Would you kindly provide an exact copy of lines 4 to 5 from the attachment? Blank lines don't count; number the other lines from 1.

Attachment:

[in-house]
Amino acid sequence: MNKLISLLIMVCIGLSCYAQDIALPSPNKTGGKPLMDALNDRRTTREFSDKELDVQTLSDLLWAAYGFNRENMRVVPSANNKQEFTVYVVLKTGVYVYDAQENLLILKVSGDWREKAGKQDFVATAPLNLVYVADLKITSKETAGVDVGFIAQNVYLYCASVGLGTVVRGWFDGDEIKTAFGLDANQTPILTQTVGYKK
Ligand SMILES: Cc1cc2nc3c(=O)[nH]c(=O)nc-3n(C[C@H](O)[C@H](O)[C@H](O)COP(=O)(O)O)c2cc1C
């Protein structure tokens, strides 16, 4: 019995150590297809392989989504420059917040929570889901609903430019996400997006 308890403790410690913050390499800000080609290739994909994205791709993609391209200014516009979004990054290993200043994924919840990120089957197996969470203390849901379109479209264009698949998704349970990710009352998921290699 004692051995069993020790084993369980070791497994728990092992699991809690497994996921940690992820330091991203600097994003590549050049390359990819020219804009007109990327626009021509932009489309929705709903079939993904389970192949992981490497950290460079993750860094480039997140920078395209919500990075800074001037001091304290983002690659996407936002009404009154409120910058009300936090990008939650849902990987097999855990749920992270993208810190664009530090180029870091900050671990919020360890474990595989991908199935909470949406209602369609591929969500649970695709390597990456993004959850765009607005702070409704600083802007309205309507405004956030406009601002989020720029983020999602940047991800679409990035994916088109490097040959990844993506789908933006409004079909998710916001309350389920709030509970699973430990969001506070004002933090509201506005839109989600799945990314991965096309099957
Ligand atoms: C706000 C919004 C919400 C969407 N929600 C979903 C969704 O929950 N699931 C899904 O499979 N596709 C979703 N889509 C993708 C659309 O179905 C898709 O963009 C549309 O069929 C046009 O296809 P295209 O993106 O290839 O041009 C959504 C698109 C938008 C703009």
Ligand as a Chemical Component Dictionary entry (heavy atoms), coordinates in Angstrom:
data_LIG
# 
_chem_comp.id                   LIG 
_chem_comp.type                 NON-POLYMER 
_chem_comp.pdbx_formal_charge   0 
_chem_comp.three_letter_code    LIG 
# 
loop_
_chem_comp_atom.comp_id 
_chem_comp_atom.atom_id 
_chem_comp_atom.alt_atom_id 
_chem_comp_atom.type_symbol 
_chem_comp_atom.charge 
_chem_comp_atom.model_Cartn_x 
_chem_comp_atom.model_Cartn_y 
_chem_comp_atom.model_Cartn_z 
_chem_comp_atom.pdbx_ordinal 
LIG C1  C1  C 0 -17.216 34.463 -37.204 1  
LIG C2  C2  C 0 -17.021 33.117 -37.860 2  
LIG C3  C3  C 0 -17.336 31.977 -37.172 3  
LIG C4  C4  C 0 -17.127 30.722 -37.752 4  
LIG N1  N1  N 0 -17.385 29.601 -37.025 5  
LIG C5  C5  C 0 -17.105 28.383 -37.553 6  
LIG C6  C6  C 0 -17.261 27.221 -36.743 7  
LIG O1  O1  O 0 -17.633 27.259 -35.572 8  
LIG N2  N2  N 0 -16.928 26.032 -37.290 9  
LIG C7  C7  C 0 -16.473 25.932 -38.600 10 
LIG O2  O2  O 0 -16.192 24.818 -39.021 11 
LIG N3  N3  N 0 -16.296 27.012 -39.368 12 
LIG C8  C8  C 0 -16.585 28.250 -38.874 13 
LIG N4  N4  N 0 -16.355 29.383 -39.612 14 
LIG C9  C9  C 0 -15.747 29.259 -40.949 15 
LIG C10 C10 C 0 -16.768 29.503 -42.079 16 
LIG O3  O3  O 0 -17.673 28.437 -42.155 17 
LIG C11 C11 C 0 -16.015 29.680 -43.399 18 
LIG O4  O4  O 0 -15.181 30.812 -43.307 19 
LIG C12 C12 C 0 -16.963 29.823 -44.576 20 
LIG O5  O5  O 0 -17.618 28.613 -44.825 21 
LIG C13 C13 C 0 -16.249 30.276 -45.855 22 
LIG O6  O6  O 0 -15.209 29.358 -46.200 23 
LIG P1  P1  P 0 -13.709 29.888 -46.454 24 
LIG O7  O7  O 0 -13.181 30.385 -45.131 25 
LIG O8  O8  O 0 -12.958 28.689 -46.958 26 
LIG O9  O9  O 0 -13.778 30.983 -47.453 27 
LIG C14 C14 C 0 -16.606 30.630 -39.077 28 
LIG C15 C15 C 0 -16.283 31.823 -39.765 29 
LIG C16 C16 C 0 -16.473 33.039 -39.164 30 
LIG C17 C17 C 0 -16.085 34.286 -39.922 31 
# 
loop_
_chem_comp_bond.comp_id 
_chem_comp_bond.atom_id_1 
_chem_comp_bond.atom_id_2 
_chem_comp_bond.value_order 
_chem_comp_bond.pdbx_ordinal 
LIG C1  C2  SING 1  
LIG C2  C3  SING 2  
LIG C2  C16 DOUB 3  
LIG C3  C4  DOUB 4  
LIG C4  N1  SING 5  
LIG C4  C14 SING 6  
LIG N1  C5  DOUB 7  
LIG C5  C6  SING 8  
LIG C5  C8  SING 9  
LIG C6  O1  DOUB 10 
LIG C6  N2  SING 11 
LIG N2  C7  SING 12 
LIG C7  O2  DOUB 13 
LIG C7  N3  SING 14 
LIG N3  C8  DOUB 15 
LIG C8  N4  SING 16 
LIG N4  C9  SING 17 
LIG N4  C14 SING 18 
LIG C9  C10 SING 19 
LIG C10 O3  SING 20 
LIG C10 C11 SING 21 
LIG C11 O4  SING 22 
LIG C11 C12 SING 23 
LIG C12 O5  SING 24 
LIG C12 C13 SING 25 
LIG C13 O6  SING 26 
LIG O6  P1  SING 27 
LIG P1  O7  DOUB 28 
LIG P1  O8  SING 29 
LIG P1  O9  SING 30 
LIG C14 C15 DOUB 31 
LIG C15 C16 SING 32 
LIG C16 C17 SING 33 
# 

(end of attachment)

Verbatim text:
């Protein structure tokens, strides 16, 4: 019995150590297809392989989504420059917040929570889901609903430019996400997006 308890403790410690913050390499800000080609290739994909994205791709993609391209200014516009979004990054290993200043994924919840990120089957197996969470203390849901379109479209264009698949998704349970990710009352998921290699 004692051995069993020790084993369980070791497994728990092992699991809690497994996921940690992820330091991203600097994003590549050049390359990819020219804009007109990327626009021509932009489309929705709903079939993904389970192949992981490497950290460079993750860094480039997140920078395209919500990075800074001037001091304290983002690659996407936002009404009154409120910058009300936090990008939650849902990987097999855990749920992270993208810190664009530090180029870091900050671990919020360890474990595989991908199935909470949406209602369609591929969500649970695709390597990456993004959850765009607005702070409704600083802007309205309507405004956030406009601002989020720029983020999602940047991800679409990035994916088109490097040959990844993506789908933006409004079909998710916001309350389920709030509970699973430990969001506070004002933090509201506005839109989600799945990314991965096309099957
Ligand atoms: C706000 C919004 C919400 C969407 N929600 C979903 C969704 O929950 N699931 C899904 O499979 N596709 C979703 N889509 C993708 C659309 O179905 C898709 O963009 C549309 O069929 C046009 O296809 P295209 O993106 O290839 O041009 C959504 C698109 C938008 C703009």